The image and elevation chart above only show 1 of the two laps – so everything you see will be done twice.
You will head south out of Lincoln beach, through some farming country, and then onto highway 147 south. The elevation gain is approx. 842 ft. per loop (1680 total) with miles 4 through 14 being a mild climb. Some of these roads have recently been refinished and you will enjoy the difference between those roads and the roads that have not been refinished. Please note that in the course video below, I did encounter a goat running along side the road (2:10 in the video). This may or may not be a normal occurrence on this course. Be advised that there is a downhill portion (mile 3) coming out of the beach followed by a right turn. It isn’t extremely tight, but you will likely still have more speed than normal following the downhill portion on this turn. Many of these turns (90 degree turns) and winding roads from miles 3-10 may have gravel on the road, and possiblly hay, debris, etc. from the farms and wind. Please be careful. At mile 10, you will be on Hwy 147 heading south. There are apple orchards and cherry orchards for which Payson and Santaquin are famous (well, as famous as Payson and Santaquin can be). Mile 14 will bring you through the “Goshen gap” and down into Genola. A hidden gem of farmland and homes where many will want to live following this race. Enjoy this through mile 18 where you will encounter some more cherry orchards (and probably some cherries on the road). At mile 19 you will be at the southwest corner of West Mountain and turn towards the North on Lincoln Beach Road. This stretch (miles 19-25) is a dry, burnt, wasteland on the right and will remind you of Kona if you want it to. Be on the lookout for the few trees that survived the fire, and are thriving in the burnt hillside, inspiring your mental image to grind through the heat, and your aching glutes/quads, just like those you’ve seen so many times on TV.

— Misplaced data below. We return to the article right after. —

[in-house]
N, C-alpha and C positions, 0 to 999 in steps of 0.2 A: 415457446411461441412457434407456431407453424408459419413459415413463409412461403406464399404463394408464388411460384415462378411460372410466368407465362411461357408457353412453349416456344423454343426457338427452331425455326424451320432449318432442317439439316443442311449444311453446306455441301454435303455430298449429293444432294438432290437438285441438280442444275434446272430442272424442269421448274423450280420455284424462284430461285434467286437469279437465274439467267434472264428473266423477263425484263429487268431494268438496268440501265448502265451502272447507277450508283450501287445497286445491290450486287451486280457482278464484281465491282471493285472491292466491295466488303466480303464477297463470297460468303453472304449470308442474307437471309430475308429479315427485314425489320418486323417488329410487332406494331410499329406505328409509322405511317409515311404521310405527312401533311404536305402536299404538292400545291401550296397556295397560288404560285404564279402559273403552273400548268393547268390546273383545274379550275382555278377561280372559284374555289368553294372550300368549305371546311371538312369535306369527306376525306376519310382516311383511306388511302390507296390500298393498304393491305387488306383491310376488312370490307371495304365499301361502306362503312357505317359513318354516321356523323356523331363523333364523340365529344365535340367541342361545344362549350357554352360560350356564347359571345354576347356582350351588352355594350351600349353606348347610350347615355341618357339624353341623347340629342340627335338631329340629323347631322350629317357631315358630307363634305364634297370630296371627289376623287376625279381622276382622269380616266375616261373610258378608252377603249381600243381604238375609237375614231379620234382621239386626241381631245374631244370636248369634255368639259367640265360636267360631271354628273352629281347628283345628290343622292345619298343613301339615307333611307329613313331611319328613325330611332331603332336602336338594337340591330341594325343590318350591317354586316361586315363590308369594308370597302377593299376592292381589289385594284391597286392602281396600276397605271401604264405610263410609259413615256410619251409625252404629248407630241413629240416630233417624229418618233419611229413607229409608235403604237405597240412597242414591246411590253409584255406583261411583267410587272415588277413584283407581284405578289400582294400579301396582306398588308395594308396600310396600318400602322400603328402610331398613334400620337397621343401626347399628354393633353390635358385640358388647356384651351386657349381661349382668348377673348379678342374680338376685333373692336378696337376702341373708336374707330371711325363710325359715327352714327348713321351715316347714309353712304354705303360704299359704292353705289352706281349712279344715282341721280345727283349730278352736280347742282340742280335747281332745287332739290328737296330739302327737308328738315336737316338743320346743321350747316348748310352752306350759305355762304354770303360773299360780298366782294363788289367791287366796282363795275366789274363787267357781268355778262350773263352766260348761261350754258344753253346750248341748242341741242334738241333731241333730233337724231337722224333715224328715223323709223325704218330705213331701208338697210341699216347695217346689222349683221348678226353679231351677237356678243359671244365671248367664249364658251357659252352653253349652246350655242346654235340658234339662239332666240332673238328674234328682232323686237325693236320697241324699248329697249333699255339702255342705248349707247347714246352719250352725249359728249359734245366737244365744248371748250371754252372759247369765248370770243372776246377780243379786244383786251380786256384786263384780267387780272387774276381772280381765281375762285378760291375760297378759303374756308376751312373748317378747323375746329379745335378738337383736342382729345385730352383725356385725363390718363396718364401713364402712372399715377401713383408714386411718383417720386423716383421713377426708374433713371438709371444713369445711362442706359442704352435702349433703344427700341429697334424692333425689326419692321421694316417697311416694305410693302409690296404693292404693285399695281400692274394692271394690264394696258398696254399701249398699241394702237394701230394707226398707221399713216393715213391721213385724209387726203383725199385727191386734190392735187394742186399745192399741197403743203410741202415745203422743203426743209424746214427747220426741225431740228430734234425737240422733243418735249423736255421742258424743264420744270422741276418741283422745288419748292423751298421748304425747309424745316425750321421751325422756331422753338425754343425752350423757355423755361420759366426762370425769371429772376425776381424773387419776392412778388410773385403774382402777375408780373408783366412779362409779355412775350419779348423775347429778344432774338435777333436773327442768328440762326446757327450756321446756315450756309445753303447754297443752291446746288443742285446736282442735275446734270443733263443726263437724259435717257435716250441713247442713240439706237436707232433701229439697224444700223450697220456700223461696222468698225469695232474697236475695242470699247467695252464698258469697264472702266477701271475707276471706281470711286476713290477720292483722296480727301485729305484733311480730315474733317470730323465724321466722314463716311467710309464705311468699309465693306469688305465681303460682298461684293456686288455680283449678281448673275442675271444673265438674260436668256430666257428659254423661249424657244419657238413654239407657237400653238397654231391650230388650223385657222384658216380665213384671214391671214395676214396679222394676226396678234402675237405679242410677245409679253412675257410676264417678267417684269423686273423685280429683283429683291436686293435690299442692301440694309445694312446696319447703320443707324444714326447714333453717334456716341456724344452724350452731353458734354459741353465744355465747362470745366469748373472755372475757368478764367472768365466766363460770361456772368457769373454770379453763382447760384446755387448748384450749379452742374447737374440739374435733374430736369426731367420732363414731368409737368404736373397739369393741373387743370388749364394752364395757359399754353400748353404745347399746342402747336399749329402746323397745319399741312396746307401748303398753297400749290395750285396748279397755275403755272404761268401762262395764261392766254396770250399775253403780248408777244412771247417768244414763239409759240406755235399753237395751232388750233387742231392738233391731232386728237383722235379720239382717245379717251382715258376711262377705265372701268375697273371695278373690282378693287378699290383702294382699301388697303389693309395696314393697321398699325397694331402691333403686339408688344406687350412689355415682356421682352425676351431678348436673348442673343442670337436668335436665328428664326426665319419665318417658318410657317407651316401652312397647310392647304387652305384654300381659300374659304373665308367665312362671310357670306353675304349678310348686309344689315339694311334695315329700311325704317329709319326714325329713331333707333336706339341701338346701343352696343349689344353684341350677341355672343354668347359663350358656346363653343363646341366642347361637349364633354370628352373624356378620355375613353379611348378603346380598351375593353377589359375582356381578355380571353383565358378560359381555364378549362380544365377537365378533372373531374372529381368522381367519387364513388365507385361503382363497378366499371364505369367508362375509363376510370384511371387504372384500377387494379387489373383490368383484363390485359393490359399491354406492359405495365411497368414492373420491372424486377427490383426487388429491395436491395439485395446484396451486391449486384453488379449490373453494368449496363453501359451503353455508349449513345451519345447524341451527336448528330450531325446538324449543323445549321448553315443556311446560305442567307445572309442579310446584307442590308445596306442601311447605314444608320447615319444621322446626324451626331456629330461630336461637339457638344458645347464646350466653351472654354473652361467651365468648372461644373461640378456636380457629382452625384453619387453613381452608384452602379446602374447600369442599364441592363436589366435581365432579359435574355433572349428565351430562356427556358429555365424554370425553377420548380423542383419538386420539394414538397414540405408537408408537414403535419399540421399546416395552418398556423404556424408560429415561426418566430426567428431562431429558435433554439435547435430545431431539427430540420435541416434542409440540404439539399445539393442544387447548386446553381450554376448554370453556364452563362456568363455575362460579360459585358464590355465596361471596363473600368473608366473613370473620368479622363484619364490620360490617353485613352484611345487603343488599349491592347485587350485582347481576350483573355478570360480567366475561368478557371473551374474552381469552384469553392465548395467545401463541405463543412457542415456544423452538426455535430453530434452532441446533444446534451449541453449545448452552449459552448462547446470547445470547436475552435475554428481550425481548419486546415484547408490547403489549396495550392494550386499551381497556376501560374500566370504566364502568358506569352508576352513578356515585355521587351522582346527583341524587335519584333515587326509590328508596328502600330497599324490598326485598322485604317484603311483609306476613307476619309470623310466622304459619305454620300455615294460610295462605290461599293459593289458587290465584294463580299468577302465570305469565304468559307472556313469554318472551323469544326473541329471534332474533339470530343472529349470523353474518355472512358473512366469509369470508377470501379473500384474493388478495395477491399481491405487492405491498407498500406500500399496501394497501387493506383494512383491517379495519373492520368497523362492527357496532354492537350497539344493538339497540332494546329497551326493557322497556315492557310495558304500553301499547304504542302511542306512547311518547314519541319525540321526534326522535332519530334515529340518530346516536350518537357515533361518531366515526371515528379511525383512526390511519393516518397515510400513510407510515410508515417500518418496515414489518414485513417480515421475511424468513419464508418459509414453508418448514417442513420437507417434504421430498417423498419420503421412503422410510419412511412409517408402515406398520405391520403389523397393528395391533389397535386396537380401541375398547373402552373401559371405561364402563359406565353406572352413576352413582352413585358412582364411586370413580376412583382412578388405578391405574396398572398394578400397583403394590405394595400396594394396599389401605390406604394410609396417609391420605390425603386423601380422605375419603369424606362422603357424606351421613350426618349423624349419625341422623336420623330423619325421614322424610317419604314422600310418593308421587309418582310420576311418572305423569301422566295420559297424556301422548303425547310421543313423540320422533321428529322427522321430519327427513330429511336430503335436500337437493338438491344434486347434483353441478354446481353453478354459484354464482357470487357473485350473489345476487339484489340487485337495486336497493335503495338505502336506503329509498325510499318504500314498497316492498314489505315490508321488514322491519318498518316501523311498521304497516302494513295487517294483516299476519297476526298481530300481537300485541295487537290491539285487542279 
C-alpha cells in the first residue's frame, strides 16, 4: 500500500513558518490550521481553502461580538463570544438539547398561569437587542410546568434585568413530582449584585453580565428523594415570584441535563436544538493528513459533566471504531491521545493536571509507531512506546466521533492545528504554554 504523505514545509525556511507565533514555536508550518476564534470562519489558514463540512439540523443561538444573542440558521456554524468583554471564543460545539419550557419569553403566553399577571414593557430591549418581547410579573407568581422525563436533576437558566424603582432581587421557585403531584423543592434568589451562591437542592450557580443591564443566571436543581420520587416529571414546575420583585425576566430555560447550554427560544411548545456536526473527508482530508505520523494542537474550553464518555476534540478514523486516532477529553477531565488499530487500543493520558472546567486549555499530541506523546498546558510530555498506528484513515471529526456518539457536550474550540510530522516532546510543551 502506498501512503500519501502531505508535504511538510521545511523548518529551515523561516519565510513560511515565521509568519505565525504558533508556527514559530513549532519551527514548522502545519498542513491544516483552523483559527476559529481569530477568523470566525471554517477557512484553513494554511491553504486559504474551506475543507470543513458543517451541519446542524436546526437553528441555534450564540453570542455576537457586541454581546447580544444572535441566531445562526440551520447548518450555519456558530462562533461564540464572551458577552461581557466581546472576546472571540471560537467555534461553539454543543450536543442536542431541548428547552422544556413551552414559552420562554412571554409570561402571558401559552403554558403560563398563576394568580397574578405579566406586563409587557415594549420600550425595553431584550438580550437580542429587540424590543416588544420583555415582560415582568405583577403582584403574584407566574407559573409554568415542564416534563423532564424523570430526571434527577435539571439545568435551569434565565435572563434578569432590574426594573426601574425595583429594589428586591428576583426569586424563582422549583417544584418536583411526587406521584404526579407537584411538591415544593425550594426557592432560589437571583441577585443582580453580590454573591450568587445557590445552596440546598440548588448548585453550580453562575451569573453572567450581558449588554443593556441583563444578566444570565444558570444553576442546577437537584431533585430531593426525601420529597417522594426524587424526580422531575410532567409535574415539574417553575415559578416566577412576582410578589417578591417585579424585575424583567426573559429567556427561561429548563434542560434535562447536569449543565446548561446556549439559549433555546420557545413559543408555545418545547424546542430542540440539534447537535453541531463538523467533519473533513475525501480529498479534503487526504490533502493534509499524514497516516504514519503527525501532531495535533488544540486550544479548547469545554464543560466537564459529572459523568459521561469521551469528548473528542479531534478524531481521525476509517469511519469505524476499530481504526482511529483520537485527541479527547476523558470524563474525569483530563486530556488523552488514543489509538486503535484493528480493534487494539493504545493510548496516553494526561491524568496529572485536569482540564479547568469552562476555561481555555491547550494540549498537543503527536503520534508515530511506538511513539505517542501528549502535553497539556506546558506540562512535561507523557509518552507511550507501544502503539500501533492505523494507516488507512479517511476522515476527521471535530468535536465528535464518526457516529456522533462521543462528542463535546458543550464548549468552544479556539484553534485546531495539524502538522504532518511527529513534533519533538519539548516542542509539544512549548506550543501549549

At mile 25-26 you’ll have a brief section with some shade as you make the turn back south to start loop 2.
The run portion is an out and back section that goes the opposite direction of the bike – meaning you’ll be running out the last 6.5+ miles that you just finished on the bike and back on the same 6.5+ section you finished on the bike (twice). Mile 1-2 may give you a bit of shade, but after that – you’ll be fully exposed to the scorching sun on the western stretch for miles 2-11. This is where you can imagine yourselves in Kona, running through the lava fields, with nothing but burnt dreams and wasted landscapes taunting you to give up or quit.
This is where you can dig down into our psyche, and motivate yourselves with that inner voice, reminding you that all throughout your life, you’ve had charred hillsides or negative influences urging you to quit, giving you reasons to stop running - but you aren’t a quitter – you are a triathlete – and so you just keep moving. You keep reminding yourself that a burned up mountain that is baking in the July heat is no match for your awesome. So you keep on moving forward to the next aid station, and to the next mile marker, knowing full well that just on the other side of this mountain, around the next turn – is the finish line – and that is where you belong.
Preliminary Start List